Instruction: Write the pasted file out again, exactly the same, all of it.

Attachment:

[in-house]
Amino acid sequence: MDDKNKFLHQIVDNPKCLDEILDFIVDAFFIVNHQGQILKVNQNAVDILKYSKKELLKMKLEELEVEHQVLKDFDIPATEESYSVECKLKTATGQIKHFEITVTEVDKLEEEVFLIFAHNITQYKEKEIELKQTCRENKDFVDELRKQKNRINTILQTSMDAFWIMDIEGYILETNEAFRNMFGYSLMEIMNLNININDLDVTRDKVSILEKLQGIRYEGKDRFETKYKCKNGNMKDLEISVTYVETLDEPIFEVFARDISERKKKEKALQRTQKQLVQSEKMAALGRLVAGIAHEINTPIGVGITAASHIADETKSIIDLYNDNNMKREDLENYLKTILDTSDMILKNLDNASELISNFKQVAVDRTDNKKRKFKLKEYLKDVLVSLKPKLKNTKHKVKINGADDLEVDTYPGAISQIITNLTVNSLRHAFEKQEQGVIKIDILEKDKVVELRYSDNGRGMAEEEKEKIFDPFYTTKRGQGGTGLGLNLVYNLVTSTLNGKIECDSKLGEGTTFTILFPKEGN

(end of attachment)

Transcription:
[in-house]
Amino acid sequence: MDDKNKFLHQIVDNPKCLDEILDFIVDAFFIVNHQGQILKVNQNAVDILKYSKKELLKMKLEELEVEHQVLKDFDIPATEESYSVECKLKTATGQIKHFEITVTEVDKLEEEVFLIFAHNITQYKEKEIELKQTCRENKDFVDELRKQKNRINTILQTSMDAFWIMDIEGYILETNEAFRNMFGYSLMEIMNLNININDLDVTRDKVSILEKLQGIRYEGKDRFETKYKCKNGNMKDLEISVTYVETLDEPIFEVFARDISERKKKEKALQRTQKQLVQSEKMAALGRLVAGIAHEINTPIGVGITAASHIADETKSIIDLYNDNNMKREDLENYLKTILDTSDMILKNLDNASELISNFKQVAVDRTDNKKRKFKLKEYLKDVLVSLKPKLKNTKHKVKINGADDLEVDTYPGAISQIITNLTVNSLRHAFEKQEQGVIKIDILEKDKVVELRYSDNGRGMAEEEKEKIFDPFYTTKRGQGGTGLGLNLVYNLVTSTLNGKIECDSKLGEGTTFTILFPKEGN